Tips & Tricks for Seamless Knitting

Note from Sandi: Any knitting technique that allows you to try on the garment as you go, making adjustments along the way, is a win-win. It allows you to really get to know your own shape, and how that shape may require different curves than the one in the pattern schematic. It also allows you to intimately connect each knitted element with its result–if you put short-rows there, then the result is that; if you add decreases here then the result is this. Each knitting decision thus results in near-instant feedback, teaching you more about garment shaping than any other method.

There are some tricks and tips that can help you to knit seamless garments successfully. Today, I present several tips excerpted from Interweave's new book, French Girl Knits: Innovative Techniques, Romantic Details, and Feminine Designs, by Kristeen Griffin-Grimes. Kristeen's book features 18 pretty sweaters, all of them knitted without seams! She also clearly and thoroughly discusses five types of seamless garments, listing tips and tricks for knitting each one.

Here's some of Kristeen's favorite tips for knitting seamless garments:

Top-Down Raglan Tips

  • An important consideration in constructing a top-down raglan garment is the shoulder width. For example, if you have narrow shoulders and a large bust, consider following the instructions for a size smaller than usual to get the proper fit for the upper yoke, then add the necessary room at the underarm by casting on more stitches at the body join and/or working short-rows in the bust area.
  • The increases worked along raglan seam lines can accentuate the shoulders and bust, which isn't always advantageous. Especially in silhouettes that feature a crew or high neckline, I often designs raglans to have a more open (broad and/or deep) or V-neck shape to help minimize the emphasis on shoulders and bust and highlight instead women's lovely necks and cleavage.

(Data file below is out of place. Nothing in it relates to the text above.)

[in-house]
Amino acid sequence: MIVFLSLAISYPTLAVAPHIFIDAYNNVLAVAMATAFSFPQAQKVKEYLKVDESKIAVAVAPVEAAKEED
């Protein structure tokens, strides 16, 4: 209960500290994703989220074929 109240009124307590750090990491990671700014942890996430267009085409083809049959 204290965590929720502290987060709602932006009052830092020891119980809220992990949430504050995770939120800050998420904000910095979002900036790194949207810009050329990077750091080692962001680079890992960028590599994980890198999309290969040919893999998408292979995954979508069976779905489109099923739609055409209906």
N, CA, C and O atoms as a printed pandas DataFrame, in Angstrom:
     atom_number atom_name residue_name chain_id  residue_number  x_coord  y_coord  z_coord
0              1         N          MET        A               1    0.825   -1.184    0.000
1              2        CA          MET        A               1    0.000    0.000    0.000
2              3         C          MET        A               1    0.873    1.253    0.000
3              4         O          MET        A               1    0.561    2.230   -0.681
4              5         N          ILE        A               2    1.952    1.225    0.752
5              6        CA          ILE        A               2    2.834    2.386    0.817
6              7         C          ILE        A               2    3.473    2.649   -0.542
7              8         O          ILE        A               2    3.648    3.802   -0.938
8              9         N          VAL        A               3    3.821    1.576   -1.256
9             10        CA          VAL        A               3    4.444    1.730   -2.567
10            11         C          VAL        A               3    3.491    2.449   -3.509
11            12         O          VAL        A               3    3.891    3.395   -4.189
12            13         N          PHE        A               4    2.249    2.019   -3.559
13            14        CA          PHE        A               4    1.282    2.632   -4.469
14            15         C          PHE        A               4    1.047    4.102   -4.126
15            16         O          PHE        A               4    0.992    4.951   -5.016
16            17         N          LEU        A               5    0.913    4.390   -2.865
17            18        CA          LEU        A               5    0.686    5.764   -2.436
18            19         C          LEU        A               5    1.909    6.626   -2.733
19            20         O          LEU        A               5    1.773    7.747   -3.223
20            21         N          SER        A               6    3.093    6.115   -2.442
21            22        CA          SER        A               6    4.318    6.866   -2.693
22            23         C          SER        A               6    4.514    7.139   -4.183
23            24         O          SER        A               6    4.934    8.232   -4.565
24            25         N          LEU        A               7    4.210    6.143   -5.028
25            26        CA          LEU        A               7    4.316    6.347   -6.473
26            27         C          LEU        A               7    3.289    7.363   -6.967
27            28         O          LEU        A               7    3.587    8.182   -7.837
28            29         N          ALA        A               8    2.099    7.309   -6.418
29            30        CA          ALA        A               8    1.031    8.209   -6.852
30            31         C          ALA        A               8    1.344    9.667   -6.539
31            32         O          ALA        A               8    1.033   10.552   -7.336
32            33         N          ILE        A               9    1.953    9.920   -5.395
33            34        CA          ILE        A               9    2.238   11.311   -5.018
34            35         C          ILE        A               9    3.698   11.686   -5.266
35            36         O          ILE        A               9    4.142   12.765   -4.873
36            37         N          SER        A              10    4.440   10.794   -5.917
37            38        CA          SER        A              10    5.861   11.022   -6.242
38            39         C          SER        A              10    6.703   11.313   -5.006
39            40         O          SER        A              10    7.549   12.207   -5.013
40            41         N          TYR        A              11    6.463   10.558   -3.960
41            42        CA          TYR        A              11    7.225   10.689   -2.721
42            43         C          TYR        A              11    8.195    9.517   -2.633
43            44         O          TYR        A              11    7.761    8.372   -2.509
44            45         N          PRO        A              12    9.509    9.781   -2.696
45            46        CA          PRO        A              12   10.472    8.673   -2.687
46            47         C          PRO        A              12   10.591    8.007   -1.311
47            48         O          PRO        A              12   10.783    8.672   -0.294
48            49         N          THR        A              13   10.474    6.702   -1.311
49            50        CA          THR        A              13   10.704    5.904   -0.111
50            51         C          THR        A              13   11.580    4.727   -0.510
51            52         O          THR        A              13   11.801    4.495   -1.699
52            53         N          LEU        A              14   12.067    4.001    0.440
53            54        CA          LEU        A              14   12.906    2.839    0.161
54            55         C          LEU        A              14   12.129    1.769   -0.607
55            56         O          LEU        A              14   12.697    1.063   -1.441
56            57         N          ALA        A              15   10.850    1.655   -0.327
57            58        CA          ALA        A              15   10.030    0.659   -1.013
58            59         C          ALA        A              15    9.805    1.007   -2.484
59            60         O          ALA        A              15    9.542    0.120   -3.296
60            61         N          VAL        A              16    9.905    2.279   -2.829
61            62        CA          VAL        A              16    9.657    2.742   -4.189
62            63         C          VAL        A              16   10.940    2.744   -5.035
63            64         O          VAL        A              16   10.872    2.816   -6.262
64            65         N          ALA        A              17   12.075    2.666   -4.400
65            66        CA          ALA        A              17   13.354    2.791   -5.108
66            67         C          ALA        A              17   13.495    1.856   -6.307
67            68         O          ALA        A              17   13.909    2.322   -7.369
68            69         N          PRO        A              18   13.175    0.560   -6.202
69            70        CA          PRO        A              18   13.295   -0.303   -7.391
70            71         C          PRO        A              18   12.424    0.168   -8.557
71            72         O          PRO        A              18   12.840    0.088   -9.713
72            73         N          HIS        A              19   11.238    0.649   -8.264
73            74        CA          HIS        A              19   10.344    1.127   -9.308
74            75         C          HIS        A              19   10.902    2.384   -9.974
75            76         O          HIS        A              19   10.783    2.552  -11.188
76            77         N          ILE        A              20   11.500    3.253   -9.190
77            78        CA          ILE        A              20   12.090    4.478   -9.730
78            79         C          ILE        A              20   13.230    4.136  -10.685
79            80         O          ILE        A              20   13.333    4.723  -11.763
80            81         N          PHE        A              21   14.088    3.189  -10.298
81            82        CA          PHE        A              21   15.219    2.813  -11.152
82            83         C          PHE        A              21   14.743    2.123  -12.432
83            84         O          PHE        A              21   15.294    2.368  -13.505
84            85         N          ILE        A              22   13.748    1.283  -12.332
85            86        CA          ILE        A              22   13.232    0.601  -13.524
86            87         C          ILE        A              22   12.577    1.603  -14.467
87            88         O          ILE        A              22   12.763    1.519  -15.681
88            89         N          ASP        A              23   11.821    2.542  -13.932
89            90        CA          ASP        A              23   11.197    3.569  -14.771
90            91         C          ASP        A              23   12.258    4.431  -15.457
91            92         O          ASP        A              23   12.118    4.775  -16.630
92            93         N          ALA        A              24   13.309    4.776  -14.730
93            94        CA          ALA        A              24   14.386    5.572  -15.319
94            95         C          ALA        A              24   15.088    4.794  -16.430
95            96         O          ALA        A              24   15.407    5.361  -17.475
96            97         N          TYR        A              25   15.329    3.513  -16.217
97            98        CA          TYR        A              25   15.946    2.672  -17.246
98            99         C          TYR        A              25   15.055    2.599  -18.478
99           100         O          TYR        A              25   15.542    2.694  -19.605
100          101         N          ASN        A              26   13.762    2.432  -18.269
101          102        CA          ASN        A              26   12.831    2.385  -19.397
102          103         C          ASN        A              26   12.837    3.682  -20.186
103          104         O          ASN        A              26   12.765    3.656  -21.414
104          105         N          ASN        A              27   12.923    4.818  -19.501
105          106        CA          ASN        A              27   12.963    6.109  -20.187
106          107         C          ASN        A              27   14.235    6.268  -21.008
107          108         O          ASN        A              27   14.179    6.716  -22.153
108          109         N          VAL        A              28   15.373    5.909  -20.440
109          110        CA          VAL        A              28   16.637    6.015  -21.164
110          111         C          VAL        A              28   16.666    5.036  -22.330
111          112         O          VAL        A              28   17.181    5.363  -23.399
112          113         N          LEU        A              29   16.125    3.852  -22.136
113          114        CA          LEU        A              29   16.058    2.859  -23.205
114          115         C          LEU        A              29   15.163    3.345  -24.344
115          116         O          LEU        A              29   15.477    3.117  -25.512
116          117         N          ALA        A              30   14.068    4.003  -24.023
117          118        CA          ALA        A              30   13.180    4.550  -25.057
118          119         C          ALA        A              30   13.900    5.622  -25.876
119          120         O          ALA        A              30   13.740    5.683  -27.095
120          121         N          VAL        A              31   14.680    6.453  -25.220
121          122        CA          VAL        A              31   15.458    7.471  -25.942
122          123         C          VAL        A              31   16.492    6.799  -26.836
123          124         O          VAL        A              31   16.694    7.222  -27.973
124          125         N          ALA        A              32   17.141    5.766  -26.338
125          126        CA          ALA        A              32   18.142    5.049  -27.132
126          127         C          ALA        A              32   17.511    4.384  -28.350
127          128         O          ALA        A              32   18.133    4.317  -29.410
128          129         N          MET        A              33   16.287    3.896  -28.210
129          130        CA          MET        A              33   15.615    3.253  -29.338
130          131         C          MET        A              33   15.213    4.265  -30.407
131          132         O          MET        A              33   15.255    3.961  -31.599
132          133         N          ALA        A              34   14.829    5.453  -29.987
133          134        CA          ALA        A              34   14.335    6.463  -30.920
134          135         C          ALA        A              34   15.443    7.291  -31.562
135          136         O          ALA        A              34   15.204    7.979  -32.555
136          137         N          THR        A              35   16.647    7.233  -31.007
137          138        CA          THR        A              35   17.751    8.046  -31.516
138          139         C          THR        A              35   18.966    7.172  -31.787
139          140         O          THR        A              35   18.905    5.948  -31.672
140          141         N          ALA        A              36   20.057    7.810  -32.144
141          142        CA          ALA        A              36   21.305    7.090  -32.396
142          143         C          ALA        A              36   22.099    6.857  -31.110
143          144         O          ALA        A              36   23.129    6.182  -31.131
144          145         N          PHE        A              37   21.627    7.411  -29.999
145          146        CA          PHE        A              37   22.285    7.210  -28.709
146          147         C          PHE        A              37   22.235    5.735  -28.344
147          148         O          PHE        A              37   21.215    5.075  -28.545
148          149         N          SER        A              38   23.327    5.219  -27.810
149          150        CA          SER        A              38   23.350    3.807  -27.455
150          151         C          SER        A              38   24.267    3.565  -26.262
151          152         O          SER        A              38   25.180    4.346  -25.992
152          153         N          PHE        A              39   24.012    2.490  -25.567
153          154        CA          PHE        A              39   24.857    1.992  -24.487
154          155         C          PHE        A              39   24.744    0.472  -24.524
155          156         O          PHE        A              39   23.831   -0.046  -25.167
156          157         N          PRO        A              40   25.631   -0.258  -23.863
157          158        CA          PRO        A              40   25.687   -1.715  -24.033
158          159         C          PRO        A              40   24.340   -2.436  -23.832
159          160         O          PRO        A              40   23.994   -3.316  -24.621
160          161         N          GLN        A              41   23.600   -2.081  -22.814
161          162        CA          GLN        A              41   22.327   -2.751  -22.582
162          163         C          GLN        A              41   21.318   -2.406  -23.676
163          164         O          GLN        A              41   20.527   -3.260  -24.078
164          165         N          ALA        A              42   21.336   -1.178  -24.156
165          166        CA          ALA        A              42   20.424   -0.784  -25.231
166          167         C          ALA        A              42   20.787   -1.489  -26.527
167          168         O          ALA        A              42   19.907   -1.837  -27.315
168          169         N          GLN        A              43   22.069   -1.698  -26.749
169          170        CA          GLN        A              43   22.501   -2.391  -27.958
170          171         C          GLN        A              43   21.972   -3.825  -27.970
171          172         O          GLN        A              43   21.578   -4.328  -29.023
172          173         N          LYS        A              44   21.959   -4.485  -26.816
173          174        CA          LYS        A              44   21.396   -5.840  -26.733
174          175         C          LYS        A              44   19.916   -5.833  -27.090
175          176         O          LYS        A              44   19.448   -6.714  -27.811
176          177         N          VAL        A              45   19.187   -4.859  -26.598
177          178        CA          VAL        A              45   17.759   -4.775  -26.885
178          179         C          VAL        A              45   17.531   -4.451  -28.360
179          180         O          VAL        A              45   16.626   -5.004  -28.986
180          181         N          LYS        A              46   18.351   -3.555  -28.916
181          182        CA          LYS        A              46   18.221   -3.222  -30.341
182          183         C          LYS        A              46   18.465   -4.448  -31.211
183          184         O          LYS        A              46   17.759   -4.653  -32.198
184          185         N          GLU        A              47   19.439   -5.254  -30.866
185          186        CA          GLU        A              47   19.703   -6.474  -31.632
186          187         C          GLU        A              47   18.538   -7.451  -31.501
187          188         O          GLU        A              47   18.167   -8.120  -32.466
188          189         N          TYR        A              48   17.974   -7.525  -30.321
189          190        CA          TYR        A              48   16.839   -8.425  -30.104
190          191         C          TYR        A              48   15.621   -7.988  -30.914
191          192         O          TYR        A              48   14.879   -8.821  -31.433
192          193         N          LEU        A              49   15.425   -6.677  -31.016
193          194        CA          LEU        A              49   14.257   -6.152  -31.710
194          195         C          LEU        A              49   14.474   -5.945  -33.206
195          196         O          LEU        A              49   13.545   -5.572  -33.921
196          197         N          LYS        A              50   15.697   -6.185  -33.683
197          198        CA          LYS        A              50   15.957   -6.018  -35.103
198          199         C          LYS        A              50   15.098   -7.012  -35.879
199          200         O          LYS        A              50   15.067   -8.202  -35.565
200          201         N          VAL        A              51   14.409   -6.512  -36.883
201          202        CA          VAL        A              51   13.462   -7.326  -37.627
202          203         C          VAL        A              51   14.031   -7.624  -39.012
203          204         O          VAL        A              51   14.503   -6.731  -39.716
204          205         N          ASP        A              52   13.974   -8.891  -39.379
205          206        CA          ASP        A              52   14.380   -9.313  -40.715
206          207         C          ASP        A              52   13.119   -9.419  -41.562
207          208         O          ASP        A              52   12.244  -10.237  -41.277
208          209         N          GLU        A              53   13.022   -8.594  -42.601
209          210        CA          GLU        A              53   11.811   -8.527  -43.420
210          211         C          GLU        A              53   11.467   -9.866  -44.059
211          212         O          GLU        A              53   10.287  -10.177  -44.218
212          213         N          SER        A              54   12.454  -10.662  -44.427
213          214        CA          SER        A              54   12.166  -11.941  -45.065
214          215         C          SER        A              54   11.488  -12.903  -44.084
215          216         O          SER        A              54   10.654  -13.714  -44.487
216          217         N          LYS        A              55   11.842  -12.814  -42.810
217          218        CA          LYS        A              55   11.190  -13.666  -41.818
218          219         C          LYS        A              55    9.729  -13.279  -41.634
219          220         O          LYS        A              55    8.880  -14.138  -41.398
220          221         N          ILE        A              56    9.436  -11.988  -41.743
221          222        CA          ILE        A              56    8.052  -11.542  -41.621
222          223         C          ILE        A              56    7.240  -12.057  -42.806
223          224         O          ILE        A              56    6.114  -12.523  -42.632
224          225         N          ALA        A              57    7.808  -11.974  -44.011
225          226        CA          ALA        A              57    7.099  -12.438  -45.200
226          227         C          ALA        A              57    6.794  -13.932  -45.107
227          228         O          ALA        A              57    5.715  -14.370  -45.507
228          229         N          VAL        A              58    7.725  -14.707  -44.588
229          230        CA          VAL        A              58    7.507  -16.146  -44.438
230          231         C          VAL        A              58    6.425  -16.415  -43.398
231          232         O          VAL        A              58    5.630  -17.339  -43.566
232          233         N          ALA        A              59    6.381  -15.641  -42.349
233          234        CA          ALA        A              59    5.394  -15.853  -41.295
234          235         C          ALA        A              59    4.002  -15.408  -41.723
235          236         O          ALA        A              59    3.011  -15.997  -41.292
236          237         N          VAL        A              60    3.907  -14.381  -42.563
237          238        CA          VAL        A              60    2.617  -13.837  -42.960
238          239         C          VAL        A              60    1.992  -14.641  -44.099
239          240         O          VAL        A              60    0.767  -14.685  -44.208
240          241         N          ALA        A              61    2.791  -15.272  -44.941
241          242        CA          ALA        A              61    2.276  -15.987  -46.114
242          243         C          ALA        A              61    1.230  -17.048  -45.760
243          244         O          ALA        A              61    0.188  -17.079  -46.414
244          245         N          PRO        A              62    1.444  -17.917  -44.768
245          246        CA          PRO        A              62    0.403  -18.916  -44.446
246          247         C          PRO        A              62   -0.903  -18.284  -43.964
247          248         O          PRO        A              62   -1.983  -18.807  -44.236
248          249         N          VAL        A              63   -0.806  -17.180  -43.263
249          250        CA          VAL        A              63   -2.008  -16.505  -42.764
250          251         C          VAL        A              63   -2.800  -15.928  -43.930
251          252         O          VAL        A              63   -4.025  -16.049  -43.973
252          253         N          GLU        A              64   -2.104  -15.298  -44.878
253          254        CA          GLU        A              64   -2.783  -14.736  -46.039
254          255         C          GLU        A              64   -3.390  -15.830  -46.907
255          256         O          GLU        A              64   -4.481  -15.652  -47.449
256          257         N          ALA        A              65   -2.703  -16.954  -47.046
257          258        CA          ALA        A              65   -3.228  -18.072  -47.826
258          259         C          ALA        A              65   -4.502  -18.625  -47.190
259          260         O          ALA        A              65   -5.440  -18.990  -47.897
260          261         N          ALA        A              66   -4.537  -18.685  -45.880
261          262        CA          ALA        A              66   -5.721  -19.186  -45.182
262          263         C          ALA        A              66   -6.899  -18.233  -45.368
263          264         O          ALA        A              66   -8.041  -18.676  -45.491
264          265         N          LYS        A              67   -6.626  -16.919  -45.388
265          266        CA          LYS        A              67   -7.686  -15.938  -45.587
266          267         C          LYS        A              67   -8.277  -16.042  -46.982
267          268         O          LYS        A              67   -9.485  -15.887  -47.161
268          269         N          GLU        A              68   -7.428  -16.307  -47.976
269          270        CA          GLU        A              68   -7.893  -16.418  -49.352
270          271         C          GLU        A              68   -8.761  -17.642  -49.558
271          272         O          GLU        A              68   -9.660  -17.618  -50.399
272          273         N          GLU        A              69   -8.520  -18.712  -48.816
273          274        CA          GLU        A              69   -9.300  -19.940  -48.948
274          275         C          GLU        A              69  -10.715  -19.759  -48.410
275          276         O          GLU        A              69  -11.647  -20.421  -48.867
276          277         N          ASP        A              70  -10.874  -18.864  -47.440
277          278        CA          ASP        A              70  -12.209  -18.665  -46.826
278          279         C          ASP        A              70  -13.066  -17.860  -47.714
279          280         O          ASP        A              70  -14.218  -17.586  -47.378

• Pay special attention to the underarm area because it's easy for the sleeve and body width to grow rapidly as the raglan increases are made in this area, resulting in excess fabric and a baggy look. To control the excess, add extra stitches or short-rows only where needed at the bodice join and/or bust.

General Seamless Knitting Tips

  • Be sure to work your gauge swatch in the round. Many knitters have tighter or looser tension when they work in rounds than when they work back and forth in rows.
  • Work the sleeves first in a bottom-up seamless garment to learn the stitch pattern and verfiy your gauge before you cast on for the entire lower body circumference.
  • To keep the sleeves from being too wide at the base of the armholes in a top-down set-in sleeve pattern, use short-rows to create smooth, narrow sleeve caps. Doing so eliminates the problem–inherent in raglan constructions–of overly generous sleeves.
  • You can't rely on the adorable little unwashed, unblocked 4" (10 cm) square you may think will tell you how your knitted fabric will behave. After you've knitted washed, and blocked your swatch, you can be more confident about the properties of your yarn. Now, you can make decisions about sizing (e.g., the length of the sleeves or bodice) as you knit. You will know, rather than guess, what will happen with the finished garment.


For more techniques and tips regarding these types of constructions, plus patterns and information on all five seamless techniques
–look for French Girl Knits in your local yarn shop, or buy it online from our store.

Sandi Wiseheart is the editor of Knitting Daily.

What's on Sandi's needles? I needed some easy knitting last night, so I cast on for my sister's Central Park Hoodie. I may switch out the cable pattern, however, just because when do I ever knit a pattern exactly as written?


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